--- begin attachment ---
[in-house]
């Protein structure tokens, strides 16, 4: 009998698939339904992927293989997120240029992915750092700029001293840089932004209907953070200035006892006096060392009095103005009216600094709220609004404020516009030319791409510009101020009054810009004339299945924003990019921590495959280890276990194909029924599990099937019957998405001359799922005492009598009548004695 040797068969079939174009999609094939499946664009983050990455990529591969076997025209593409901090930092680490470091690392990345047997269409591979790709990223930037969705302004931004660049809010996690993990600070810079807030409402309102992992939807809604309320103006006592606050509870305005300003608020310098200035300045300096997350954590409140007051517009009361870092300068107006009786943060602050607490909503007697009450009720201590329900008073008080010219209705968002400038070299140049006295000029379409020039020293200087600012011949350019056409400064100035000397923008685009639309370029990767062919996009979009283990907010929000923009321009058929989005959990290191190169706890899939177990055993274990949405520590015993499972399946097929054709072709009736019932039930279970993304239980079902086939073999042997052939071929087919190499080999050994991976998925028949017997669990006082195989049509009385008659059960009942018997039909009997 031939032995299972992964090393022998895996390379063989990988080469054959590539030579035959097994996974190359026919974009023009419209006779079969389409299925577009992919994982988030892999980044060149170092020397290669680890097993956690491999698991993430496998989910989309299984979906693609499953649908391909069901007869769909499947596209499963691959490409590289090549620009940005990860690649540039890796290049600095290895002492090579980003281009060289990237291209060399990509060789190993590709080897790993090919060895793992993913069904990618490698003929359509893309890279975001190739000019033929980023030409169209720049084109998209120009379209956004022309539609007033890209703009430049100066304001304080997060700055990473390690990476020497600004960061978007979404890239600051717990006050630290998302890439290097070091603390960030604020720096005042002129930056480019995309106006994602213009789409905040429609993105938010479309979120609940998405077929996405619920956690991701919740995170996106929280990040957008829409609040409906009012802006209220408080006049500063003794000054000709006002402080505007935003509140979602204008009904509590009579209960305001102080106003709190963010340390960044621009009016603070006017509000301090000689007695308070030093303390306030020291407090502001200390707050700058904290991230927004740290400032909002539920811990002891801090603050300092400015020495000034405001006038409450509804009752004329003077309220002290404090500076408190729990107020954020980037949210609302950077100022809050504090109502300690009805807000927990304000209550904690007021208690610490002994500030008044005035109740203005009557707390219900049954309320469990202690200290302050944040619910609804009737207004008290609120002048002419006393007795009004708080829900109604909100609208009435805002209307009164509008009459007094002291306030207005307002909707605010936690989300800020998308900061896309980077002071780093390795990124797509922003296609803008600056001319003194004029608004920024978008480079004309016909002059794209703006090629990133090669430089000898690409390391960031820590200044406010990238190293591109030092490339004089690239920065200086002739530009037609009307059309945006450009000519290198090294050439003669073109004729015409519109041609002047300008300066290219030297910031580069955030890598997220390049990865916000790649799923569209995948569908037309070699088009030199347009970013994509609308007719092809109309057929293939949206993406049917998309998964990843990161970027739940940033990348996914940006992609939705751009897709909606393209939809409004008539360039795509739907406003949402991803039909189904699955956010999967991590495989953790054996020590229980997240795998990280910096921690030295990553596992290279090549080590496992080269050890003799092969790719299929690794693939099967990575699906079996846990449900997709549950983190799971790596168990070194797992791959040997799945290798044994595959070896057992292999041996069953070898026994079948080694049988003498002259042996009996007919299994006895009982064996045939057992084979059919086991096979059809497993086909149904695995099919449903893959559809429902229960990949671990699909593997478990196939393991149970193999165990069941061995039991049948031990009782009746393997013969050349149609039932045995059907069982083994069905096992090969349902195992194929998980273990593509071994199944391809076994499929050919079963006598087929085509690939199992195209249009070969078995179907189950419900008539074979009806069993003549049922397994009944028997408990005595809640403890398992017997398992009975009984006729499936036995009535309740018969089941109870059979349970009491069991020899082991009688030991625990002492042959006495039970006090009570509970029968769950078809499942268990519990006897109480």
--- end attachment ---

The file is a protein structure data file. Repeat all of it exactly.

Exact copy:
[in-house]
């Protein structure tokens, strides 16, 4: 009998698939339904992927293989997120240029992915750092700029001293840089932004209907953070200035006892006096060392009095103005009216600094709220609004404020516009030319791409510009101020009054810009004339299945924003990019921590495959280890276990194909029924599990099937019957998405001359799922005492009598009548004695 040797068969079939174009999609094939499946664009983050990455990529591969076997025209593409901090930092680490470091690392990345047997269409591979790709990223930037969705302004931004660049809010996690993990600070810079807030409402309102992992939807809604309320103006006592606050509870305005300003608020310098200035300045300096997350954590409140007051517009009361870092300068107006009786943060602050607490909503007697009450009720201590329900008073008080010219209705968002400038070299140049006295000029379409020039020293200087600012011949350019056409400064100035000397923008685009639309370029990767062919996009979009283990907010929000923009321009058929989005959990290191190169706890899939177990055993274990949405520590015993499972399946097929054709072709009736019932039930279970993304239980079902086939073999042997052939071929087919190499080999050994991976998925028949017997669990006082195989049509009385008659059960009942018997039909009997 031939032995299972992964090393022998895996390379063989990988080469054959590539030579035959097994996974190359026919974009023009419209006779079969389409299925577009992919994982988030892999980044060149170092020397290669680890097993956690491999698991993430496998989910989309299984979906693609499953649908391909069901007869769909499947596209499963691959490409590289090549620009940005990860690649540039890796290049600095290895002492090579980003281009060289990237291209060399990509060789190993590709080897790993090919060895793992993913069904990618490698003929359509893309890279975001190739000019033929980023030409169209720049084109998209120009379209956004022309539609007033890209703009430049100066304001304080997060700055990473390690990476020497600004960061978007979404890239600051717990006050630290998302890439290097070091603390960030604020720096005042002129930056480019995309106006994602213009789409905040429609993105938010479309979120609940998405077929996405619920956690991701919740995170996106929280990040957008829409609040409906009012802006209220408080006049500063003794000054000709006002402080505007935003509140979602204008009904509590009579209960305001102080106003709190963010340390960044621009009016603070006017509000301090000689007695308070030093303390306030020291407090502001200390707050700058904290991230927004740290400032909002539920811990002891801090603050300092400015020495000034405001006038409450509804009752004329003077309220002290404090500076408190729990107020954020980037949210609302950077100022809050504090109502300690009805807000927990304000209550904690007021208690610490002994500030008044005035109740203005009557707390219900049954309320469990202690200290302050944040619910609804009737207004008290609120002048002419006393007795009004708080829900109604909100609208009435805002209307009164509008009459007094002291306030207005307002909707605010936690989300800020998308900061896309980077002071780093390795990124797509922003296609803008600056001319003194004029608004920024978008480079004309016909002059794209703006090629990133090669430089000898690409390391960031820590200044406010990238190293591109030092490339004089690239920065200086002739530009037609009307059309945006450009000519290198090294050439003669073109004729015409519109041609002047300008300066290219030297910031580069955030890598997220390049990865916000790649799923569209995948569908037309070699088009030199347009970013994509609308007719092809109309057929293939949206993406049917998309998964990843990161970027739940940033990348996914940006992609939705751009897709909606393209939809409004008539360039795509739907406003949402991803039909189904699955956010999967991590495989953790054996020590229980997240795998990280910096921690030295990553596992290279090549080590496992080269050890003799092969790719299929690794693939099967990575699906079996846990449900997709549950983190799971790596168990070194797992791959040997799945290798044994595959070896057992292999041996069953070898026994079948080694049988003498002259042996009996007919299994006895009982064996045939057992084979059919086991096979059809497993086909149904695995099919449903893959559809429902229960990949671990699909593997478990196939393991149970193999165990069941061995039991049948031990009782009746393997013969050349149609039932045995059907069982083994069905096992090969349902195992194929998980273990593509071994199944391809076994499929050919079963006598087929085509690939199992195209249009070969078995179907189950419900008539074979009806069993003549049922397994009944028997408990005595809640403890398992017997398992009975009984006729499936036995009535309740018969089941109870059979349970009491069991020899082991009688030991625990002492042959006495039970006090009570509970029968769950078809499942268990519990006897109480």